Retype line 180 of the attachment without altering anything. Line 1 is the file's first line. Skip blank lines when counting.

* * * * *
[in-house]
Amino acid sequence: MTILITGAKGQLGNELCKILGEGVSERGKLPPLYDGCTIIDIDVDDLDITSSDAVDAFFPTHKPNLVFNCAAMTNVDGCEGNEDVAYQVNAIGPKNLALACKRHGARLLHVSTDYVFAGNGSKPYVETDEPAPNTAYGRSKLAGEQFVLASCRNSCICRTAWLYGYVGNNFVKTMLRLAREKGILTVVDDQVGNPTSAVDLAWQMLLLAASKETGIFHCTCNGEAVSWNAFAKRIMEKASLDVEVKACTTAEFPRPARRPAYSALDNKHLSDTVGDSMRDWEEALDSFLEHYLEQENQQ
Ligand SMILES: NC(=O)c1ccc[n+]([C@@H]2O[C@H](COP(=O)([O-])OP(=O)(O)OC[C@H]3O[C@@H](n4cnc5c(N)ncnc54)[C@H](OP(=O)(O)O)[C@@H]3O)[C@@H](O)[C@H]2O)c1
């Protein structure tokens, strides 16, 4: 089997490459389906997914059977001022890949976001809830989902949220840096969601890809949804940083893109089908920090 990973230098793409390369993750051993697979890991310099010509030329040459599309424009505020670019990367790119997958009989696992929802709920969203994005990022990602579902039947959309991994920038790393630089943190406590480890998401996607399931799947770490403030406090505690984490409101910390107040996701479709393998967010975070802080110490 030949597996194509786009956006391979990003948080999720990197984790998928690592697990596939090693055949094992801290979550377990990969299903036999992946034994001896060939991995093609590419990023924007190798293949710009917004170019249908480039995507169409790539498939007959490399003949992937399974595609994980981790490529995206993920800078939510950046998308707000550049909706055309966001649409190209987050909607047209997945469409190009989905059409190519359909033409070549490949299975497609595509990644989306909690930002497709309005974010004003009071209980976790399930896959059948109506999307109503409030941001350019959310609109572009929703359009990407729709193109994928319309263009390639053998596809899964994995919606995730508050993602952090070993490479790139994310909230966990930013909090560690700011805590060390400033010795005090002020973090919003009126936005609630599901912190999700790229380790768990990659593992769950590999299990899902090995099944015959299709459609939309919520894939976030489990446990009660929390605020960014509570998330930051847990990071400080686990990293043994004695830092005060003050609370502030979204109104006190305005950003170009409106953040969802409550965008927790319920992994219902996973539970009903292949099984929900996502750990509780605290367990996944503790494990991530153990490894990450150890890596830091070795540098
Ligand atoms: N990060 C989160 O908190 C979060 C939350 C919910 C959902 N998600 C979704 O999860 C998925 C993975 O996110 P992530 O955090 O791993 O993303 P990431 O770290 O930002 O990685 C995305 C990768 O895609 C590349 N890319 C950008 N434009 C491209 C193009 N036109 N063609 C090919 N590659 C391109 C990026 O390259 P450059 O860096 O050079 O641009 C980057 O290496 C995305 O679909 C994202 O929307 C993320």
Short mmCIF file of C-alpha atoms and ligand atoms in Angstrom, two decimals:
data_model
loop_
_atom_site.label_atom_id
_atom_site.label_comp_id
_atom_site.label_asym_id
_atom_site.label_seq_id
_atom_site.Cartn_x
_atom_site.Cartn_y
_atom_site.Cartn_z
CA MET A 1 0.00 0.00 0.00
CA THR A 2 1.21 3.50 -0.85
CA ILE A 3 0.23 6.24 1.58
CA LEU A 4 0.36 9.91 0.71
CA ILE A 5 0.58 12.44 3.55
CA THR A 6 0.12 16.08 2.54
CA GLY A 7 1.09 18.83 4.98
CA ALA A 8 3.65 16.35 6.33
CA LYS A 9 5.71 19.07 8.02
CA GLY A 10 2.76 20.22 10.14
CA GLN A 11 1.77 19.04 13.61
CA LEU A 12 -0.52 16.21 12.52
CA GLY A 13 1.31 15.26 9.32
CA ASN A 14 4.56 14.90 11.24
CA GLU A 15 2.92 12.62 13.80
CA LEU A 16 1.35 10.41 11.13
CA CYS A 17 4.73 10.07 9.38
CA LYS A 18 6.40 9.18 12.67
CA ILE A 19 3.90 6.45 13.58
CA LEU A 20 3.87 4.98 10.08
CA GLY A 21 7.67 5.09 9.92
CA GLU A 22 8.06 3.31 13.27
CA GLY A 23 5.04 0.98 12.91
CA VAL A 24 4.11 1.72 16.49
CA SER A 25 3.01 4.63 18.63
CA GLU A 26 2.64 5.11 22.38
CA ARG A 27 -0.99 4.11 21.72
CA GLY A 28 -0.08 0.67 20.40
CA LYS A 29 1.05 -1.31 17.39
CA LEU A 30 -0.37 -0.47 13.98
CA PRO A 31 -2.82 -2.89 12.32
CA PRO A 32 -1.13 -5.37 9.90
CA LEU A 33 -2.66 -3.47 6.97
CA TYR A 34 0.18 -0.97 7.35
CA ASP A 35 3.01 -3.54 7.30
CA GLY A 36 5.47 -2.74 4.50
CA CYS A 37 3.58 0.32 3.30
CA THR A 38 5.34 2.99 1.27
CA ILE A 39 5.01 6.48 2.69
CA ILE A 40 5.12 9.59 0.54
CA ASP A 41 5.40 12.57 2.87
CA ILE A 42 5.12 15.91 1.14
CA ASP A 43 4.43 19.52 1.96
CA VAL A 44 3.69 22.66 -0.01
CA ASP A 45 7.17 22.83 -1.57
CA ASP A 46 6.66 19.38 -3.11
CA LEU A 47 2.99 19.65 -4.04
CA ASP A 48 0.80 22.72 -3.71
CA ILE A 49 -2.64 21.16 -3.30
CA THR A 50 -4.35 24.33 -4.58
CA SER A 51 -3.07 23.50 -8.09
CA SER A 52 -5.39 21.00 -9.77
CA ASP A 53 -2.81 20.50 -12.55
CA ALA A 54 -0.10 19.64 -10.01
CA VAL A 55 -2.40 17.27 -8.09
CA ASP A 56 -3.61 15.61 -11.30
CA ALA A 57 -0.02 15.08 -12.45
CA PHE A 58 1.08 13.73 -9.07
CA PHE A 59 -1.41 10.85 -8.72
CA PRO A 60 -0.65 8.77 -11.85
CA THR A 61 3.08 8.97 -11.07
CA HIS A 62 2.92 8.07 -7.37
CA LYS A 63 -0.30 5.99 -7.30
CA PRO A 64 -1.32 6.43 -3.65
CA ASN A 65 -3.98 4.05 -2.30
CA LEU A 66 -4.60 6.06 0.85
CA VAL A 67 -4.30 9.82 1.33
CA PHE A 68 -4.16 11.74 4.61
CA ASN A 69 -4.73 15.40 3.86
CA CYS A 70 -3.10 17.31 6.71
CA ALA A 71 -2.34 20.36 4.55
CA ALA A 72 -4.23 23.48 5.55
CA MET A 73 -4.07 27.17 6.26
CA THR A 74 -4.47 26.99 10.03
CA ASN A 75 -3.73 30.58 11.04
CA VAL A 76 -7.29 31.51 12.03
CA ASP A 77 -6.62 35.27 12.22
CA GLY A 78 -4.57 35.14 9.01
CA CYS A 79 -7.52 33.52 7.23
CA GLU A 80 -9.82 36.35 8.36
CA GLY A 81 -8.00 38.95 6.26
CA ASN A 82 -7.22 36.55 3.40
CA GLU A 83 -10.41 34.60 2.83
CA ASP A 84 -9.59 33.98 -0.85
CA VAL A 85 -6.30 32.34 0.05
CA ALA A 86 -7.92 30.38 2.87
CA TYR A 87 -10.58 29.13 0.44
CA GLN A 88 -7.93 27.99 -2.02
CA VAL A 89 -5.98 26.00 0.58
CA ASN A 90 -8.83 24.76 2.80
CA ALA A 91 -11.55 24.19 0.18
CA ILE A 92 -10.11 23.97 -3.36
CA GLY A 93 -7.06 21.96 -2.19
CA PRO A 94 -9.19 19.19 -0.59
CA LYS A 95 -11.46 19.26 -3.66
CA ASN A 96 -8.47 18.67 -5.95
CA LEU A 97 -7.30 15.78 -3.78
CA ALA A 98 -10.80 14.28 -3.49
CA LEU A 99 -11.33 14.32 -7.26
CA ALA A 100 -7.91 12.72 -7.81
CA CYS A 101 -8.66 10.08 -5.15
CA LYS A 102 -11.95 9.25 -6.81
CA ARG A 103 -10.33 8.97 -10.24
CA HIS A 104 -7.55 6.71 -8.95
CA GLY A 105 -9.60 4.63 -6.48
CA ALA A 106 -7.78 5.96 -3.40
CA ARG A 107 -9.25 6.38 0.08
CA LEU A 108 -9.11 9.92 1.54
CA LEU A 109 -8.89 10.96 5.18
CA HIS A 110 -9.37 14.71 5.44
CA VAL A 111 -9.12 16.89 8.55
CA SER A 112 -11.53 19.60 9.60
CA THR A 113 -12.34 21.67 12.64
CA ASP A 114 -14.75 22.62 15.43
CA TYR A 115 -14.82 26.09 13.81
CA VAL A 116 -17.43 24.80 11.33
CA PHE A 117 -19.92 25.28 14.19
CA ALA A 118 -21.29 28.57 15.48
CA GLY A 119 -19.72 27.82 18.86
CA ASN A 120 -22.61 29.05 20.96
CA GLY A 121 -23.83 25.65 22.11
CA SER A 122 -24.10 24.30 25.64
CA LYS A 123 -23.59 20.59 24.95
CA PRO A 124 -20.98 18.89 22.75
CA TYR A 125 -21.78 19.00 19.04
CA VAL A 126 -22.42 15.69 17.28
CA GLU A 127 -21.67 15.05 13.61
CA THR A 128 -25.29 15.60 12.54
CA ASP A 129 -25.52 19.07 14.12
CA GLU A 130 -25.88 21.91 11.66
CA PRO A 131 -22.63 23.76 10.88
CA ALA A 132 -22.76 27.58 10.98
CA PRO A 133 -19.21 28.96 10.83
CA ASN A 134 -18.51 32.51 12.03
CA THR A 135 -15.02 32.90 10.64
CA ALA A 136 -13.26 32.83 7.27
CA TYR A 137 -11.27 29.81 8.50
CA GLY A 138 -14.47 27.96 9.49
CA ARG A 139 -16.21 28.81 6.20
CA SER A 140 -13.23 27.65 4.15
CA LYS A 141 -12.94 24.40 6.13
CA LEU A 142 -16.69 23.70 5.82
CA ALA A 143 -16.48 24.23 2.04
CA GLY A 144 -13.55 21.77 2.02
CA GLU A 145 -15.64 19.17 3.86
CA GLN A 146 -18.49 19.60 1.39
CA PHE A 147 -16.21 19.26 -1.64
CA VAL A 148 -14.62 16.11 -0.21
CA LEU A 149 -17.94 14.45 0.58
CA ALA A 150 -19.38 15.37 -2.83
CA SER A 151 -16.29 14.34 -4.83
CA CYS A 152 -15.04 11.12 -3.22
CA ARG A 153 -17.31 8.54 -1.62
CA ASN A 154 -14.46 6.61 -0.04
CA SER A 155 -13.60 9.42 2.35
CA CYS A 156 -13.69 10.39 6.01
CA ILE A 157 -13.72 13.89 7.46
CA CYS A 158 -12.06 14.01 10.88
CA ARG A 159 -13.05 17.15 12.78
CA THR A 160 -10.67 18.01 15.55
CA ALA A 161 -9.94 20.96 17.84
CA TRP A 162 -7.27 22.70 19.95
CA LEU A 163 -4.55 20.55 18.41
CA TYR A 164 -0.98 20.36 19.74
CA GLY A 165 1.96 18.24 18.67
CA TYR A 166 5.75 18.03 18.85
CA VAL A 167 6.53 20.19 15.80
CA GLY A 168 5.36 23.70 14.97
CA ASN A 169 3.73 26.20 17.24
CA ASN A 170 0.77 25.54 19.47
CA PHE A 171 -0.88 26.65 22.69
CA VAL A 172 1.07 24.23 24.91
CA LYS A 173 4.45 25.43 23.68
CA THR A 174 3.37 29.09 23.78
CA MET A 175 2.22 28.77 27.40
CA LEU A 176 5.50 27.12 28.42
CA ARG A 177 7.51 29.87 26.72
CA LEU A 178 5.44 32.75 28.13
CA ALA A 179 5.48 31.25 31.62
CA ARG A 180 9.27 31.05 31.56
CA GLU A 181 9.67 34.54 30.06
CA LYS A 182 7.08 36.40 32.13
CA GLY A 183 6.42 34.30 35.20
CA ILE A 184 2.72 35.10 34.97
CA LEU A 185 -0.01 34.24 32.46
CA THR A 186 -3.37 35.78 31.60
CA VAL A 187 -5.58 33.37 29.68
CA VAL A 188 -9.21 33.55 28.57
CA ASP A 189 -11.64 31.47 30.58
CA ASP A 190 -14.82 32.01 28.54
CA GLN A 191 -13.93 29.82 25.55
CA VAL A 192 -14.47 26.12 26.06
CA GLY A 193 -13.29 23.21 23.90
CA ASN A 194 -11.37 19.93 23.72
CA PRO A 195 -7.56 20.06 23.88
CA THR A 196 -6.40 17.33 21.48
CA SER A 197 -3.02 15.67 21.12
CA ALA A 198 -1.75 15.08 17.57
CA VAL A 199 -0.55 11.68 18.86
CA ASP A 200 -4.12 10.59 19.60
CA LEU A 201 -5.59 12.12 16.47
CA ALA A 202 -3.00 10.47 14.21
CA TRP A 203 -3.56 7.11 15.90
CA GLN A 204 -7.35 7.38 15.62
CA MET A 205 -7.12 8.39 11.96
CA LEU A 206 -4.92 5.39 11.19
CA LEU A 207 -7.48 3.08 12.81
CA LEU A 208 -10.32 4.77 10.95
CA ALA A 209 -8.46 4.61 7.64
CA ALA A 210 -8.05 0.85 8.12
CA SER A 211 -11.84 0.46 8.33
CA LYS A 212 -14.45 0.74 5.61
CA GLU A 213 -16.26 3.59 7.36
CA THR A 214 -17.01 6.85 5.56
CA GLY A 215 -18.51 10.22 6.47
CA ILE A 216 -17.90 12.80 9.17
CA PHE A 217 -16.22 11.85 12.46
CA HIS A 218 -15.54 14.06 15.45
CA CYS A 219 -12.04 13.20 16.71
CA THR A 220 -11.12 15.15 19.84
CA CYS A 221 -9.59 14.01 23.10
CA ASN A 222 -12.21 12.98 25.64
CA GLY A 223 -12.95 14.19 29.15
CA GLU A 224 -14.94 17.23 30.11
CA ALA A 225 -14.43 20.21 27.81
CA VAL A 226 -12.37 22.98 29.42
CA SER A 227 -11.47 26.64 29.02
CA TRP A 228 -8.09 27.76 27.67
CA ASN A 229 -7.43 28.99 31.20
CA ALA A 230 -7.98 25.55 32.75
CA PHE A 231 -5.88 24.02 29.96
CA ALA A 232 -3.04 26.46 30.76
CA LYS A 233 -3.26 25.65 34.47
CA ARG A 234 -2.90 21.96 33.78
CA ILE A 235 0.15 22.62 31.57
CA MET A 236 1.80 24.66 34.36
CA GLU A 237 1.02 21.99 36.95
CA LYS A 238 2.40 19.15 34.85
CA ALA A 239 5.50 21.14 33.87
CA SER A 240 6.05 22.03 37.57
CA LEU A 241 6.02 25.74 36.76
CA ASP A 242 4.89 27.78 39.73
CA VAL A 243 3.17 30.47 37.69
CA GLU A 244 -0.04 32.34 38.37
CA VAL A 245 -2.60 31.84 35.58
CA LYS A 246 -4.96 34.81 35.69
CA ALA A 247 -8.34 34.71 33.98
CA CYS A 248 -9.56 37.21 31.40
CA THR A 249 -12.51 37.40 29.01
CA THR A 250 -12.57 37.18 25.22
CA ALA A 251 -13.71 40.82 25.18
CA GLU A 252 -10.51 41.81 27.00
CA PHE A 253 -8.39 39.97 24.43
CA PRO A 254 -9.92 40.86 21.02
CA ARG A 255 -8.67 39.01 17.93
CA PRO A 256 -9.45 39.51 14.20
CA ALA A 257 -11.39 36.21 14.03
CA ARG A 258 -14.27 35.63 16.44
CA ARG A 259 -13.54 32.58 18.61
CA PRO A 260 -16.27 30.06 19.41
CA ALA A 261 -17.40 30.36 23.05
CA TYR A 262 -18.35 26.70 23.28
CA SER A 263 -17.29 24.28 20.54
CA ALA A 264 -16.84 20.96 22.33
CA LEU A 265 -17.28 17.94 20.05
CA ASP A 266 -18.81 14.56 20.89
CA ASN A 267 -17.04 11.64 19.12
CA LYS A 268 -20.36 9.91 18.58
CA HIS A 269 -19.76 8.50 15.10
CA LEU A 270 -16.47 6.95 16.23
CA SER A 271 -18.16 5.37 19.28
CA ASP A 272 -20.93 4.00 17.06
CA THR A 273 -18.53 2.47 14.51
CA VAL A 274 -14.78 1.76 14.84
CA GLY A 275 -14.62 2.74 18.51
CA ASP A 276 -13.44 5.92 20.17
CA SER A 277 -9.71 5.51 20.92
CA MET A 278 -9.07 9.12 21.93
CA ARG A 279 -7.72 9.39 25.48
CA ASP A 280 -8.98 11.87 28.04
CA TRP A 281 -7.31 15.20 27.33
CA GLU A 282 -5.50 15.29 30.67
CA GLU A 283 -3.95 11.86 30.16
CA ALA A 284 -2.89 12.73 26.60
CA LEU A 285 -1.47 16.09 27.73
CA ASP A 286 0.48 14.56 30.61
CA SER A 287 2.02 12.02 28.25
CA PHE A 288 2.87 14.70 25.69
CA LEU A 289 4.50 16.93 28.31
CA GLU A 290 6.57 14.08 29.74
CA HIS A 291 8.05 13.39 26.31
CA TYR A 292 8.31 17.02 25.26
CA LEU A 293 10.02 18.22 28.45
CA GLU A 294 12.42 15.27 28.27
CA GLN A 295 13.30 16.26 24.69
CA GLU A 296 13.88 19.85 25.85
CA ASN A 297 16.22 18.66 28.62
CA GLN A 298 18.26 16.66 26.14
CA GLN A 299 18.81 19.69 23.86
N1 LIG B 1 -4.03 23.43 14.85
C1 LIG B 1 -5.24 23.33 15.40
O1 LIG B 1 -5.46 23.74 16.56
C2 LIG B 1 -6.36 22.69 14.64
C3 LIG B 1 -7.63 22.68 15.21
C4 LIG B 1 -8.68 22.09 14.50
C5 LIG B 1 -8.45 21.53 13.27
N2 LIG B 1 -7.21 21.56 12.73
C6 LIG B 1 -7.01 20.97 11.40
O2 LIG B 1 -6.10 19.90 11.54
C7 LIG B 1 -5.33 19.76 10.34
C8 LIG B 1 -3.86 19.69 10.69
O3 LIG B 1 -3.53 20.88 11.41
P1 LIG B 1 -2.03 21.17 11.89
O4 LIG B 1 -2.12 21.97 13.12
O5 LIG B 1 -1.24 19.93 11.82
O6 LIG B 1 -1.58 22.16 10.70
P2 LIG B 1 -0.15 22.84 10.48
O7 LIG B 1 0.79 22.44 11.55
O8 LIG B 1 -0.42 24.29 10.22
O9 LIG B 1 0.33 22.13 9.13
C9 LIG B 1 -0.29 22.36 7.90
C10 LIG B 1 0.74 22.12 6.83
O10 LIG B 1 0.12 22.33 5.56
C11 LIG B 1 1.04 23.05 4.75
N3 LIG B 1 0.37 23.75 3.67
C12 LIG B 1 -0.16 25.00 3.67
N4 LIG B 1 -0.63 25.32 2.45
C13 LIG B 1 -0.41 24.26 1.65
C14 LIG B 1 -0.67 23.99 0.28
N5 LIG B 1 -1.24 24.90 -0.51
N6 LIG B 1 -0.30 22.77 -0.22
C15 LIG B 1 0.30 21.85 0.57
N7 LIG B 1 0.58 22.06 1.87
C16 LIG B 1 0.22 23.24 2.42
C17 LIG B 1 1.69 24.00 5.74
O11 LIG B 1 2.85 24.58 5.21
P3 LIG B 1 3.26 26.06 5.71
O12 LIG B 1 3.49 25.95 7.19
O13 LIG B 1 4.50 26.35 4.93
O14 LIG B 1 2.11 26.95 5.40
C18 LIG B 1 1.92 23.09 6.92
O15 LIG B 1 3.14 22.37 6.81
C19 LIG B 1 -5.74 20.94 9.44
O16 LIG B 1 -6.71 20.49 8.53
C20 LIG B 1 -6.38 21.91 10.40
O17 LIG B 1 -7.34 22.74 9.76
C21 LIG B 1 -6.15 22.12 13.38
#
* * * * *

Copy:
CA GLY A 165 1.96 18.24 18.67